BLOG: Apprentice employer Judith's story
As part of National Apprenticeship Week we are shining the spotlight on some of the apprenticeship employers we work with. Judith from Barbara Priestman Academy tells us in her own words what apprentices bring to the organisation and how she's been supporting them through the pandemic.
I'm Lead Practitioner of Teaching and Learning at Barbara Priestman Academy in Sunderland; a secondary special school for students with autism spectrum disorder or complex needs.
As part of my role in school, I lead on induction and support our newly qualified teachers and any students we have on placement from local colleges and universities. When we began working with Gateshead College on the apprenticeship scheme, it fitted naturally within my role.
Being part of the apprenticeship scheme has had significant benefits for us, as a school. The teaching assistant apprentices are trained on the job so are able to build up strong, lasting relationships both with staff and students which is key to supporting our young people effectively in their learning.
The ethos of our school is that we are all lifelong learners and staff are continually looking to complete further qualifications at varying levels. This is something we actively encourage and facilitate for all our staff. The apprenticeship programme fits nicely within this and as a consequence, apprentices are a valued addition to the staff while they are training.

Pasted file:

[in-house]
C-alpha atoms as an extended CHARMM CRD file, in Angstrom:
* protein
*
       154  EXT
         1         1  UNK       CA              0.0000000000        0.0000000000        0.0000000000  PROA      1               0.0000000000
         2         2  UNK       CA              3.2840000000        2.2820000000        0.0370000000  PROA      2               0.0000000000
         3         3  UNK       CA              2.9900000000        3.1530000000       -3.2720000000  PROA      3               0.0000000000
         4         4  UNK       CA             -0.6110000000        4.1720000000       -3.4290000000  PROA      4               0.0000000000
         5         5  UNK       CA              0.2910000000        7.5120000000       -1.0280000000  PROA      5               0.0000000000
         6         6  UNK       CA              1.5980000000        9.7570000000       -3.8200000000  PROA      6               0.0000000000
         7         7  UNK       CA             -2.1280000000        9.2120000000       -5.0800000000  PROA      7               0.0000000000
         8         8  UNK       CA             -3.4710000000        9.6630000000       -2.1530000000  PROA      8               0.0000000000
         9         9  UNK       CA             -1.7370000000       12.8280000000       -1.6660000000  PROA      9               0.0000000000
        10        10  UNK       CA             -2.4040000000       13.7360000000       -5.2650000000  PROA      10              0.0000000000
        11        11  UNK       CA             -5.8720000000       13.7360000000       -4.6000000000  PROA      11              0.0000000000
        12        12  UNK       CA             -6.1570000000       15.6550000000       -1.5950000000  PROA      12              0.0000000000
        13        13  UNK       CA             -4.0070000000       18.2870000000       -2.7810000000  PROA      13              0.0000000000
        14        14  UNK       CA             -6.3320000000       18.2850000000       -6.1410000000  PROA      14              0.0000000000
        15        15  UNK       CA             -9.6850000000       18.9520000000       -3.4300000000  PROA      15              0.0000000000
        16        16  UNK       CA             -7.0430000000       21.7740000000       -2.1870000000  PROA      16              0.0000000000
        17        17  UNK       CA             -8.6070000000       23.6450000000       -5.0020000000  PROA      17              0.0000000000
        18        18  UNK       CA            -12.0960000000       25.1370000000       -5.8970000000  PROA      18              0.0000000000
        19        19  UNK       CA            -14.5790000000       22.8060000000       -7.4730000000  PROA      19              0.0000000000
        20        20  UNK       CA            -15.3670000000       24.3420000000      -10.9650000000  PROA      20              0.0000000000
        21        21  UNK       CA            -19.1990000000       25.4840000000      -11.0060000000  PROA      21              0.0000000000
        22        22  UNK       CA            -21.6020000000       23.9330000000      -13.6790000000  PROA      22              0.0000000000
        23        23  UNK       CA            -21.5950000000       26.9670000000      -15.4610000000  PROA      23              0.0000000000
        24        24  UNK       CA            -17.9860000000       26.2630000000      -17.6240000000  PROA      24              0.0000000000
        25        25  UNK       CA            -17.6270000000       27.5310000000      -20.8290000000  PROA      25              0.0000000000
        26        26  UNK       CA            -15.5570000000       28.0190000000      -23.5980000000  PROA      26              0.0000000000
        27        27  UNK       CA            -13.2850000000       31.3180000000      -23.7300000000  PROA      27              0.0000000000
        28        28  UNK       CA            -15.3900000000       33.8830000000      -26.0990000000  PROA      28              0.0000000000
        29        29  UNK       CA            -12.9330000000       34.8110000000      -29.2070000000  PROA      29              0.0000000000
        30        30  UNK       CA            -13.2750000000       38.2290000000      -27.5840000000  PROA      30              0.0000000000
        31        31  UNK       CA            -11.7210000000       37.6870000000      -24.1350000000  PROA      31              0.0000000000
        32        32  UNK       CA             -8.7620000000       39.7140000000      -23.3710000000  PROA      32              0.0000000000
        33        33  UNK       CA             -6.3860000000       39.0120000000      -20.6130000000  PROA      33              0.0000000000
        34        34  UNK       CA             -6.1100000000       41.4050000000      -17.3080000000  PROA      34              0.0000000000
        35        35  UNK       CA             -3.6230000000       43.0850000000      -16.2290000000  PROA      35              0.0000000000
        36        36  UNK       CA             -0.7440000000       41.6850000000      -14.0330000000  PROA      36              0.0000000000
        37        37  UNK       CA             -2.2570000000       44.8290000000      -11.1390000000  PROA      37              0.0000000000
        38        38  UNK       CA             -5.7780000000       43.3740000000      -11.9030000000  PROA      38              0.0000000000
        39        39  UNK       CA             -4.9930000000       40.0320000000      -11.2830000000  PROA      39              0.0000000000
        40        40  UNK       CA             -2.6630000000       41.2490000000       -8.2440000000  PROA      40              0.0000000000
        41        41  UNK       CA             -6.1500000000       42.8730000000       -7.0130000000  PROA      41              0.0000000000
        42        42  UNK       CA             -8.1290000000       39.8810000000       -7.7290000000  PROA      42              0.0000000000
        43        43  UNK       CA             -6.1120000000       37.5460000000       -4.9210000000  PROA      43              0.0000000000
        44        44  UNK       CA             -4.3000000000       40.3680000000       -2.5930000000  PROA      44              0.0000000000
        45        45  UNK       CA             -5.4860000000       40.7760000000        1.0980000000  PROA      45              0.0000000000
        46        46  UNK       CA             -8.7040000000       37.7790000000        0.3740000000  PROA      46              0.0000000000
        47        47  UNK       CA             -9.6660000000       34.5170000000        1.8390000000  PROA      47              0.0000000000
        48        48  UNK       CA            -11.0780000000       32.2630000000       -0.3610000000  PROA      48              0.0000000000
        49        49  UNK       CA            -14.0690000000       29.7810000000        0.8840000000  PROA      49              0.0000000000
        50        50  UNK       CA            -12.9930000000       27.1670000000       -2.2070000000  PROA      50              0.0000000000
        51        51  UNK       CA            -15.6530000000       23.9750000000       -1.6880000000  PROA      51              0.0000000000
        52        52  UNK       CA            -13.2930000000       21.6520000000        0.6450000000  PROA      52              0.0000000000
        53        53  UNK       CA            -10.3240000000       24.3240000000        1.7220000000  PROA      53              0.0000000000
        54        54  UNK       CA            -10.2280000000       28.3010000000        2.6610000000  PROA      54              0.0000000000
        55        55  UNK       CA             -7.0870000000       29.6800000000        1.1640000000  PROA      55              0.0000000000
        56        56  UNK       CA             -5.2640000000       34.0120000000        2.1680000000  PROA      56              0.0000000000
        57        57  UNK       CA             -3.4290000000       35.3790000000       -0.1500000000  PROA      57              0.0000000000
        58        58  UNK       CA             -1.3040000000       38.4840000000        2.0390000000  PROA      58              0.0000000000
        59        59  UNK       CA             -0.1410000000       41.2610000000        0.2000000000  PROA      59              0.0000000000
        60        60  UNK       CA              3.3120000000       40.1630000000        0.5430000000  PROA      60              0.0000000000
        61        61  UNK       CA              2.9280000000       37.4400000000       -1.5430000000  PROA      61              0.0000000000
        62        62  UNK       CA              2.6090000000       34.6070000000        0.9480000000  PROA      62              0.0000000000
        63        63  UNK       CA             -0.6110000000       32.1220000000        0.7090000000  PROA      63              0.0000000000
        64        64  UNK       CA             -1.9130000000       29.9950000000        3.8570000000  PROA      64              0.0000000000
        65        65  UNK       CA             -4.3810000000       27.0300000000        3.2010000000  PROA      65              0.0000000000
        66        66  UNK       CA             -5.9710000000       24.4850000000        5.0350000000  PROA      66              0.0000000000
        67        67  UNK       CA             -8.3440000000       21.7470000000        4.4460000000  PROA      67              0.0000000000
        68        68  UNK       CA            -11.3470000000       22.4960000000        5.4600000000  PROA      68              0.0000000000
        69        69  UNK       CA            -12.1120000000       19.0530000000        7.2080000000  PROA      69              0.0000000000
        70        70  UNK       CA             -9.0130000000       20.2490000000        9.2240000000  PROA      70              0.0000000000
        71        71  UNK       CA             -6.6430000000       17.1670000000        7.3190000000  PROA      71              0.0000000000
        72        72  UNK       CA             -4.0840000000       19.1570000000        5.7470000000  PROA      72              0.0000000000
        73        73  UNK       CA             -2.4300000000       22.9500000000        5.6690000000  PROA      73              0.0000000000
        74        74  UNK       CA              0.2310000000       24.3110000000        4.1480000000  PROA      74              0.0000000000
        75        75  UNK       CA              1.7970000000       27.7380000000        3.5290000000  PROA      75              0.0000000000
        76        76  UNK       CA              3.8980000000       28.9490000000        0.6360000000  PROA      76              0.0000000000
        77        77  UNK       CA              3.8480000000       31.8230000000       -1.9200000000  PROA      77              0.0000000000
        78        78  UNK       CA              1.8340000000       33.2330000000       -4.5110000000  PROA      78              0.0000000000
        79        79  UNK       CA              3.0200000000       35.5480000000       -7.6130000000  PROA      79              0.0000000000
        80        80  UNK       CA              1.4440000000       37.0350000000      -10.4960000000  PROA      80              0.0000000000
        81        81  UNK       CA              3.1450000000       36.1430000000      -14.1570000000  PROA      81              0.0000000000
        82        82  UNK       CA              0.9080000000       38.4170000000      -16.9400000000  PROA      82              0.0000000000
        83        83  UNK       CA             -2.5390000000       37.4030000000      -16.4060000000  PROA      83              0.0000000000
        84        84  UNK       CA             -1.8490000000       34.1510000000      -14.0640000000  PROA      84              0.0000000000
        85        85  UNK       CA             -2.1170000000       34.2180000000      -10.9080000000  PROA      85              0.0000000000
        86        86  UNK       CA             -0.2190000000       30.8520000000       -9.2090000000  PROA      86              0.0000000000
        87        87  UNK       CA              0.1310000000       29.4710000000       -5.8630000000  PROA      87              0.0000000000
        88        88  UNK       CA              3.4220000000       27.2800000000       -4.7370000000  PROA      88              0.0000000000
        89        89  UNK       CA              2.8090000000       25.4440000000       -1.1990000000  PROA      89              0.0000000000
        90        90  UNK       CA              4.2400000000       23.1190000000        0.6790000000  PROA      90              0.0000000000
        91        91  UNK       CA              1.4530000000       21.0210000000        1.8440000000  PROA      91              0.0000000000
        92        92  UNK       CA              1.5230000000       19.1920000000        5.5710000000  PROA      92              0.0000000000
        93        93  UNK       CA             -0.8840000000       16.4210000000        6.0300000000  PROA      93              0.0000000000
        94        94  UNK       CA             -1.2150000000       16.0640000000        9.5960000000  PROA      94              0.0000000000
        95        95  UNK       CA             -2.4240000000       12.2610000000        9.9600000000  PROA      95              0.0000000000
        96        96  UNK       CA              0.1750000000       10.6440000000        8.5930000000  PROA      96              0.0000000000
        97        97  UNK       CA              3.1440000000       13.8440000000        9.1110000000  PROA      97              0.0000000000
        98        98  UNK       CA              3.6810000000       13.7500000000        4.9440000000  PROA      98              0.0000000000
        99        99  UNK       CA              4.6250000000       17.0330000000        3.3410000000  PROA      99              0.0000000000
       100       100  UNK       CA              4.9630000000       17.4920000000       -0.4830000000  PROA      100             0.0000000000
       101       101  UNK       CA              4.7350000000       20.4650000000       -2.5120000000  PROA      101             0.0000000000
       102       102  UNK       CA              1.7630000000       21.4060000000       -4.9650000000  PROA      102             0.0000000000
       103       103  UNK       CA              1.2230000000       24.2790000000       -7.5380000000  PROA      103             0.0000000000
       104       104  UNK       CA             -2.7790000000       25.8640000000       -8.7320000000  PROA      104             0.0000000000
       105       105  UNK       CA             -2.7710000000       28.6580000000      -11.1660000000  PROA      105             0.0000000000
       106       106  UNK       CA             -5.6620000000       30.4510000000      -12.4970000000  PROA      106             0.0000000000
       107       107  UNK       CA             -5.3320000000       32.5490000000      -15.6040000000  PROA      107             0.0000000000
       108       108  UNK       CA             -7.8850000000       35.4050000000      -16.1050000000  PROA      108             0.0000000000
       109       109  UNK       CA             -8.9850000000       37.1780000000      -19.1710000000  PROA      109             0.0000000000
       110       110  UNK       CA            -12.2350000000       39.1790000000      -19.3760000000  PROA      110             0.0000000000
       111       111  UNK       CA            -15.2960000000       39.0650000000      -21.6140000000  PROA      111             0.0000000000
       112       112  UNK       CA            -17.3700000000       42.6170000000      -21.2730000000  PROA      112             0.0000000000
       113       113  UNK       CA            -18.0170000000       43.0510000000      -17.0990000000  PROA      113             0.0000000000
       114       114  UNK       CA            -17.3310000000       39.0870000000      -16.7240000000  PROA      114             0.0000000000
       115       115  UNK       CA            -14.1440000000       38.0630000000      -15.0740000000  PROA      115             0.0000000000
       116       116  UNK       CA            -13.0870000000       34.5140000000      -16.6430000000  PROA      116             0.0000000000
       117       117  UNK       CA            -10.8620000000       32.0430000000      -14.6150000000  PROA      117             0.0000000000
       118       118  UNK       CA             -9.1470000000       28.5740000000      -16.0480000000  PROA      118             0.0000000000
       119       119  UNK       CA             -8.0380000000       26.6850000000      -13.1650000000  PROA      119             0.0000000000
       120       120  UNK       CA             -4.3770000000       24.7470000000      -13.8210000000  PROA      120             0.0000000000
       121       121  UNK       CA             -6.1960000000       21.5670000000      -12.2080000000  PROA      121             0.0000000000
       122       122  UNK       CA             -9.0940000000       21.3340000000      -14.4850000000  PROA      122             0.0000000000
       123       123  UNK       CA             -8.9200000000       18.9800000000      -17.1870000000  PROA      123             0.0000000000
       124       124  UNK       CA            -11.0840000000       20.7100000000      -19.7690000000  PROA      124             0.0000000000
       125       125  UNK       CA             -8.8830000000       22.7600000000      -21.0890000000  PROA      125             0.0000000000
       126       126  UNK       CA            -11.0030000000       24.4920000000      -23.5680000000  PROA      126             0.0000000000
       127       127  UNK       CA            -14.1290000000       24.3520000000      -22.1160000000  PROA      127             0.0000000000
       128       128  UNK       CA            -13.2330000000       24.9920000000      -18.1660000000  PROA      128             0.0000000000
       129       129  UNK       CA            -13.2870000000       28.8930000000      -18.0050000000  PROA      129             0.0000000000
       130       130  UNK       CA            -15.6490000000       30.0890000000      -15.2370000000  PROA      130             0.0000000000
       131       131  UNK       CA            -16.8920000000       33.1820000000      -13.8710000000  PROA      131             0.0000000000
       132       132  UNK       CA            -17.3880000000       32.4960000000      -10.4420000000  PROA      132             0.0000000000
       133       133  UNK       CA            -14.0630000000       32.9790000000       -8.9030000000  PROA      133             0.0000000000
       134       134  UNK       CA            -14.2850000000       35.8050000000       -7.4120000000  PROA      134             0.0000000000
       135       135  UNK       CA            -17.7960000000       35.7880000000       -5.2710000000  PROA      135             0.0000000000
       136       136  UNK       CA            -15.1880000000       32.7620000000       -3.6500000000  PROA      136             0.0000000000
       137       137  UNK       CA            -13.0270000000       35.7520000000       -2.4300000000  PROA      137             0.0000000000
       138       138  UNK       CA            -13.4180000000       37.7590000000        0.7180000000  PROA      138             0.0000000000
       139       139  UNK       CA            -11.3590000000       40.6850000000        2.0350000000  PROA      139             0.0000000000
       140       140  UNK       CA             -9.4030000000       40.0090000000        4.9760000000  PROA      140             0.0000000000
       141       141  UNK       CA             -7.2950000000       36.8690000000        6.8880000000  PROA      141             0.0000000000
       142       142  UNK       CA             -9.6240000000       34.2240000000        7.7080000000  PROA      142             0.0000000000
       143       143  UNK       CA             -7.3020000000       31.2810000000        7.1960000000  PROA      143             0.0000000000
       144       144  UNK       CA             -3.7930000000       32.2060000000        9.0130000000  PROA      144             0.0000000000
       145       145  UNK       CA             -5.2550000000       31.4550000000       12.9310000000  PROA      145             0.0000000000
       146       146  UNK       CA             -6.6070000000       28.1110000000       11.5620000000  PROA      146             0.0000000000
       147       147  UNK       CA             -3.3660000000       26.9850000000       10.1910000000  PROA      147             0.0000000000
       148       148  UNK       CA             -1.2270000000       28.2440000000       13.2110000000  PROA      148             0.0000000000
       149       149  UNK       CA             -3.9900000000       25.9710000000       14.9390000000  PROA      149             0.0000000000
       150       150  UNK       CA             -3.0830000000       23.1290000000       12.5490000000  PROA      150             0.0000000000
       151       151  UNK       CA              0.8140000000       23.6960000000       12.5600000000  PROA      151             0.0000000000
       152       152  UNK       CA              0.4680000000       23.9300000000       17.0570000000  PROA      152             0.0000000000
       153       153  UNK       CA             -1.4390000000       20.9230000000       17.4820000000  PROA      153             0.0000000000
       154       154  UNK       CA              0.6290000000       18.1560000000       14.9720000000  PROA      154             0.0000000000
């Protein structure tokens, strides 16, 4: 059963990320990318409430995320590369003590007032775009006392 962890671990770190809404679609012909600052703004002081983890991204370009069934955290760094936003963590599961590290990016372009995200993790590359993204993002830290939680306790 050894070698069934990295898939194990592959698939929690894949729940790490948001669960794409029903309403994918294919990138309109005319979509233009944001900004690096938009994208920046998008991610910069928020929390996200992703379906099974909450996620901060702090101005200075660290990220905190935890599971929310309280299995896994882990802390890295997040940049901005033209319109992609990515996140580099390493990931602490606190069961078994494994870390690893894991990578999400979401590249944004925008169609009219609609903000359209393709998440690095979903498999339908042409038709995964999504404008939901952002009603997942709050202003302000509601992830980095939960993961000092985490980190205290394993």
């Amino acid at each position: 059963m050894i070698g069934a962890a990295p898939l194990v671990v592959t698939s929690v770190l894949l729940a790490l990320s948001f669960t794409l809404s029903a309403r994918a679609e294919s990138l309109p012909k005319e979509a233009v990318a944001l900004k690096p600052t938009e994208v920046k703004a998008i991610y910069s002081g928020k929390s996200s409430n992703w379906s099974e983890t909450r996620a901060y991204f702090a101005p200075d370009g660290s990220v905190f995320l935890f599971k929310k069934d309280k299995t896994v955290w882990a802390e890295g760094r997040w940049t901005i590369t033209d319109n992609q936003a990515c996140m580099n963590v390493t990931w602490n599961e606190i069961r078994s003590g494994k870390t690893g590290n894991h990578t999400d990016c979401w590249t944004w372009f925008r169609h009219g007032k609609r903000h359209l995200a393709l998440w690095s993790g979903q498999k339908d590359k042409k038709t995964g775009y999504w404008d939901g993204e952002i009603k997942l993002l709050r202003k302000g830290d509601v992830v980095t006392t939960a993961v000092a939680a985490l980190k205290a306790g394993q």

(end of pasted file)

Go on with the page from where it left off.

Another advantage to the apprenticeship programme is that apprentices are an inclusive part of school and are seen as a member of our team; they are quickly able to understand the ethos and values of our school and feel accepted and have a sense of belonging. They attend staff meetings and in-house training, support students within their lessons and with their personal learning plan targets and play an essential role in our school. While they gain from this experience, they also bring into school their knowledge from their learning and are able to apply it to the classroom and our setting – this includes coming up with new ideas and ways of working.
Covid-19 has brought with it challenges for the apprentices; the opportunity for face to face teaching has been limited and much of the training from college has happened remotely. As a consequence, the working relationship between school and college has needed to be even stronger in order to ensure that the apprentices are receiving everything they need in terms of their training.
Maintaining support for the apprentices from both sides has been vitally important, with regular one-to-one sessions with the tutor identified and reviews continuing to take place at the correct intervals. Where there has been the need for additional support, joint meetings between school, college and the apprentice have taken place to ensure that there is a clear plan moving forward and a shared understanding of expectations.
During the lockdown, our apprentices have been involved in supporting both with the delivery of online lessons and short one-to-one sessions with individual students. They’ve also been included on the rota for working with key worker and vulnerable students in school.
Being part of the apprenticeship programme can be extremely beneficial to all parties and the key to this is the professional working relationship between all involved.Sun Mar 07 2021